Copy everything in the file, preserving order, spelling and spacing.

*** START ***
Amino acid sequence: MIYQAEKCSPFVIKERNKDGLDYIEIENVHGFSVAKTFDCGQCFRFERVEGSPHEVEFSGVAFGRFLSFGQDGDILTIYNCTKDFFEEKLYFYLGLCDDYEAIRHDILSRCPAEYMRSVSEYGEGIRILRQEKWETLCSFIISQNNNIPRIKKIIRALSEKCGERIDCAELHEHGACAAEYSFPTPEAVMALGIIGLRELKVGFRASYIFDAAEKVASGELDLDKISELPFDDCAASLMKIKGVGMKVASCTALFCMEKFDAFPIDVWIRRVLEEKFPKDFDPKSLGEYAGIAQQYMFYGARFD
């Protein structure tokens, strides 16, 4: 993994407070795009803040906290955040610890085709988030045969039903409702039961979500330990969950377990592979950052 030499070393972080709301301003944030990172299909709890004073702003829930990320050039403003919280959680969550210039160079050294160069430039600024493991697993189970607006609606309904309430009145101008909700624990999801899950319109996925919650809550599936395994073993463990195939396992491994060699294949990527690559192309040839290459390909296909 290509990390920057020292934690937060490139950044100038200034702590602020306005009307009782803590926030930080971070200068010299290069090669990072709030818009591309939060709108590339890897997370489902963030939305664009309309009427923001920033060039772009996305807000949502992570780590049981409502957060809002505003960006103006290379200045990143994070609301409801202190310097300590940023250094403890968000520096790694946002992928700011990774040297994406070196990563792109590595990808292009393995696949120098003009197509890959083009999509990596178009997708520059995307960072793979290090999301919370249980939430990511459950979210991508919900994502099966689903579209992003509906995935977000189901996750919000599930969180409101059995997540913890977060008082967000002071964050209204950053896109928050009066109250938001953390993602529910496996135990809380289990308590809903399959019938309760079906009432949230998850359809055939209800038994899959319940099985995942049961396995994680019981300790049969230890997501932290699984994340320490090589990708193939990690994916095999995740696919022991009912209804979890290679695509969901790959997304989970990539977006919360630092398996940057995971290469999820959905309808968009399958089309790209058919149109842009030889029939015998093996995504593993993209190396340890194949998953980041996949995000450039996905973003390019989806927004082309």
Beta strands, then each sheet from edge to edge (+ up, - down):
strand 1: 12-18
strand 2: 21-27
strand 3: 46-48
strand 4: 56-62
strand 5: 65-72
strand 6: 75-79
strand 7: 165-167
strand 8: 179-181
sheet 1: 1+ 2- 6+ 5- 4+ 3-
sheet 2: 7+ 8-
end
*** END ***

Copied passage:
Amino acid sequence: MIYQAEKCSPFVIKERNKDGLDYIEIENVHGFSVAKTFDCGQCFRFERVEGSPHEVEFSGVAFGRFLSFGQDGDILTIYNCTKDFFEEKLYFYLGLCDDYEAIRHDILSRCPAEYMRSVSEYGEGIRILRQEKWETLCSFIISQNNNIPRIKKIIRALSEKCGERIDCAELHEHGACAAEYSFPTPEAVMALGIIGLRELKVGFRASYIFDAAEKVASGELDLDKISELPFDDCAASLMKIKGVGMKVASCTALFCMEKFDAFPIDVWIRRVLEEKFPKDFDPKSLGEYAGIAQQYMFYGARFD
């Protein structure tokens, strides 16, 4: 993994407070795009803040906290955040610890085709988030045969039903409702039961979500330990969950377990592979950052 030499070393972080709301301003944030990172299909709890004073702003829930990320050039403003919280959680969550210039160079050294160069430039600024493991697993189970607006609606309904309430009145101008909700624990999801899950319109996925919650809550599936395994073993463990195939396992491994060699294949990527690559192309040839290459390909296909 290509990390920057020292934690937060490139950044100038200034702590602020306005009307009782803590926030930080971070200068010299290069090669990072709030818009591309939060709108590339890897997370489902963030939305664009309309009427923001920033060039772009996305807000949502992570780590049981409502957060809002505003960006103006290379200045990143994070609301409801202190310097300590940023250094403890968000520096790694946002992928700011990774040297994406070196990563792109590595990808292009393995696949120098003009197509890959083009999509990596178009997708520059995307960072793979290090999301919370249980939430990511459950979210991508919900994502099966689903579209992003509906995935977000189901996750919000599930969180409101059995997540913890977060008082967000002071964050209204950053896109928050009066109250938001953390993602529910496996135990809380289990308590809903399959019938309760079906009432949230998850359809055939209800038994899959319940099985995942049961396995994680019981300790049969230890997501932290699984994340320490090589990708193939990690994916095999995740696919022991009912209804979890290679695509969901790959997304989970990539977006919360630092398996940057995971290469999820959905309808968009399958089309790209058919149109842009030889029939015998093996995504593993993209190396340890194949998953980041996949995000450039996905973003390019989806927004082309």
Beta strands, then each sheet from edge to edge (+ up, - down):
strand 1: 12-18
strand 2: 21-27
strand 3: 46-48
strand 4: 56-62
strand 5: 65-72
strand 6: 75-79
strand 7: 165-167
strand 8: 179-181
sheet 1: 1+ 2- 6+ 5- 4+ 3-
sheet 2: 7+ 8-
end